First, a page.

Williamston Downtown Historic District facts for kids
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Williamston Downtown Historic District
|Location||1st blocks of E. & W. Grand River Ave. & S. Putnam St., Williamston, Michigan|
|Area||8 acres (3.2 ha)|
|Architect||Hiram E. Higbee, et al.|
|Architectural style||Modern Movement, Late Victorian|
|NRHP reference No.||12001029|
|Added to NRHP||December 12, 2012|
The Williamston Downtown Historic District is a commercial historic district consisting of the first blocks of East and West Grand River Avenue, and the first block of South Putnam Street in Williamston, Michigan. The district was listed on the National Register of Historic Places in 2012.
The area around Williamston was first settled in the late 1830s> By the early 1840s a sawmill and gristmill was in operation in the area, and a small community had grown around what is now Grand River Avenue. The first merchant arrived in 1843, and a tavern opened in 1845. That same year saw the settlement of Williamston platted out by settler Oswald B. Williams; this plat covered two blocks west of Putnam. In the early 1850s, Grand River Avenue was improved, leading to a stream of travelers and the establishment of a hotel in Williamston in 1853. The land east of Putnam was platted in 1866. In 1871, the Detroit, Howell and Lansing Railroad was completed through Williamston, resulting in an economic boom. By 1874 there was a cluster of businesses locate near the depot, and a string of retail establishments along Grand River Avenue, in the heart of the present district. Through the 1870s, the business district kept expanding, with new brick structures added to the frame buildings already extant.
Growth slowed in the 1880s, but the district changed as new brick buildings replaced to older wooden ones. This trend was accelerated by a series of fires in the 1890s and early 1900s. In the 1920s, a period of further growth was ushered in. Grand River Avenue was reconstructed and paved, and new auto-related businesses and buildings appeared in the downtown. Development led to a growth in population, and Williamston grew steadily larger from the 1920s through the 1960s. However, the construction of Interstate 96 in the early 1960s meant travelers bypassed the downtown, and the construction of Meridian Mall in the early 1970s gave shoppers an alternate destination. In the 1980s and 1990s, the businesses in the district slowly changed, with antiques stores and restaurants replacing some of the traditional commercial enterprises.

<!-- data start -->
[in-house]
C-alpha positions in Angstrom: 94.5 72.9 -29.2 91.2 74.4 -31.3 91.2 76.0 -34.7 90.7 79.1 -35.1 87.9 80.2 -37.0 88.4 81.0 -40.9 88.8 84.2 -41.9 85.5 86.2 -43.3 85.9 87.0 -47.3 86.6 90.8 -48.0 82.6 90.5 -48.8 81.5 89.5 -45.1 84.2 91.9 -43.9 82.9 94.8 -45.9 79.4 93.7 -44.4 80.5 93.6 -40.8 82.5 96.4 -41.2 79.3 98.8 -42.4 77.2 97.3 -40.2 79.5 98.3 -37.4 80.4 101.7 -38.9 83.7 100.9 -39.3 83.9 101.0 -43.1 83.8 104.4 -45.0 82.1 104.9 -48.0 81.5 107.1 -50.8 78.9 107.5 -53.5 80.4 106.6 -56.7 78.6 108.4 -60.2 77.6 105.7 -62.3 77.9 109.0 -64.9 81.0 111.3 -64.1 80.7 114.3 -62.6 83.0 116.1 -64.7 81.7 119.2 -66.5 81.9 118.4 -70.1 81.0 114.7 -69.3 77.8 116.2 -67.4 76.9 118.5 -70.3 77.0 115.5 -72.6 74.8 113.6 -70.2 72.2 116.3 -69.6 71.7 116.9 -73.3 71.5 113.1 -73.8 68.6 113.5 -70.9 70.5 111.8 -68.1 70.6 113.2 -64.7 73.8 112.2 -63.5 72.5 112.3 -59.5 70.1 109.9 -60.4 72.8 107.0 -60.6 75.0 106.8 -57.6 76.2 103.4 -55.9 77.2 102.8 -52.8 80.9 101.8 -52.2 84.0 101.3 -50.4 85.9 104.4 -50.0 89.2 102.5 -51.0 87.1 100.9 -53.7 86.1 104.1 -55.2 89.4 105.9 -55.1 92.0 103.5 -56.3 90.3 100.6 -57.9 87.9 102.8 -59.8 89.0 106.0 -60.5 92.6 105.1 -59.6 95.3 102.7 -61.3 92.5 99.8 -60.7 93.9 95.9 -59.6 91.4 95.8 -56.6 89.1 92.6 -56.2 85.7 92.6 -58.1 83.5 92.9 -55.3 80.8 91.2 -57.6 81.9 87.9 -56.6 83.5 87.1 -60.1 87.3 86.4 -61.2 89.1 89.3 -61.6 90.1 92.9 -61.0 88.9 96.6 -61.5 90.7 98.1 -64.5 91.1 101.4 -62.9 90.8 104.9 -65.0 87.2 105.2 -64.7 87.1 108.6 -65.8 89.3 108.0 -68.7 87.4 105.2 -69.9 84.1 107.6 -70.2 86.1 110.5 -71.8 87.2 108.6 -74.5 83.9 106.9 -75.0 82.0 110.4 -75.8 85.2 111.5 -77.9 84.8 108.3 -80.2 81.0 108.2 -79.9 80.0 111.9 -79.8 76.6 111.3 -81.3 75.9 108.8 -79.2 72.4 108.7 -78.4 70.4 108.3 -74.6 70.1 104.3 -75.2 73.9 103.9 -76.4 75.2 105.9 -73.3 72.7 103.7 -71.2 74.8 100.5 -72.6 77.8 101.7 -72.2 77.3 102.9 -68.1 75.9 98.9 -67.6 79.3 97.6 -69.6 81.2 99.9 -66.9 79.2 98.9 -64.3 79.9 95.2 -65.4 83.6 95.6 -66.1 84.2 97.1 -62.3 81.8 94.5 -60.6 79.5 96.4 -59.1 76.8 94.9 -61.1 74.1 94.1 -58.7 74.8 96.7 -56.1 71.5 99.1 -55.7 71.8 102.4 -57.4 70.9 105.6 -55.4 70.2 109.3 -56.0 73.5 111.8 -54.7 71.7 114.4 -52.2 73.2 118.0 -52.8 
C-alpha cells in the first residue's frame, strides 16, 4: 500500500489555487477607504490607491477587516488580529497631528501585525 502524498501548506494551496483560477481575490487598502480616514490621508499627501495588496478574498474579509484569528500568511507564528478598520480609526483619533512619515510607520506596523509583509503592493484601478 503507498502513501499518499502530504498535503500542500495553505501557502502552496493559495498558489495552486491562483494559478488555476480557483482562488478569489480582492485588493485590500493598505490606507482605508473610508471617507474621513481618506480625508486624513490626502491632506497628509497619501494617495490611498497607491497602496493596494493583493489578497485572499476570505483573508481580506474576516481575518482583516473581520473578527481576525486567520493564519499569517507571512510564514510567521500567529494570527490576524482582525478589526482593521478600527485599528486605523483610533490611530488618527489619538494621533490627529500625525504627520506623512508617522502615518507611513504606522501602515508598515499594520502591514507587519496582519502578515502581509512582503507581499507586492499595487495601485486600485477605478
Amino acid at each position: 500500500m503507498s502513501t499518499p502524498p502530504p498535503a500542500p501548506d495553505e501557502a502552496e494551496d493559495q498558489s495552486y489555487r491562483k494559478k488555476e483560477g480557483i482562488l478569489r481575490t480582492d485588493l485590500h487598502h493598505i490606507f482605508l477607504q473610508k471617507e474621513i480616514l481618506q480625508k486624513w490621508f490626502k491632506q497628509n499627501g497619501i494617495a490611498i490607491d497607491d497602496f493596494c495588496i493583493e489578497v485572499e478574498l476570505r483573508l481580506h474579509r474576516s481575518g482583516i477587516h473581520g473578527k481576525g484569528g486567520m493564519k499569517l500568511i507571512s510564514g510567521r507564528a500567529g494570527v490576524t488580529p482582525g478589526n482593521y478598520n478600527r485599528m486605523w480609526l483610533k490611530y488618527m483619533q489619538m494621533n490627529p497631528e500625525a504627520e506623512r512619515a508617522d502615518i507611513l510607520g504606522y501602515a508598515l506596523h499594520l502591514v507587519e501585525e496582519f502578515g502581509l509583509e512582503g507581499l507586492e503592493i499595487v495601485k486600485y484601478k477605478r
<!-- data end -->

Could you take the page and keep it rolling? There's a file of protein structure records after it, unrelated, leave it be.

The Williamston Downtown Historic District contains the historic commercial buildings forming the core of the central business district, located around the intersection of Grand River Avenue and Putnam Street. The district includes 49 buildings, of which 39 contribute to the historical character of the district. Except for the City Hall, all the buildings included are commercial in nature. Structures date from the early 1870s to the 1950s, and include predominantly Italianate, Second Empire, Late Victorian, and Commercial Brick structures. Buildings are one or two stories in height, with the exception of three three-story buildings near the intersection of Grand River and Putnam. The buildings are predominantly constructed of masonry, most in red brick.
Visually, the district is dominated by the Victorian era buildings. Near the four corners of the intersection of Grand River and Putnam stand four of the district's largest and most architecturally distinguished commercial blocks, all of them from the Victorian era. These include the Italianate style Bowerman Block and the Second Empire style National block, both dating from 1874, and the district's two oldest documented buildings. Also at the intersection are the 1887 Andrews Hotel and the 1899 Leasia Building.
Williamston Downtown Historic District Facts for Kids. Kiddle Encyclopedia.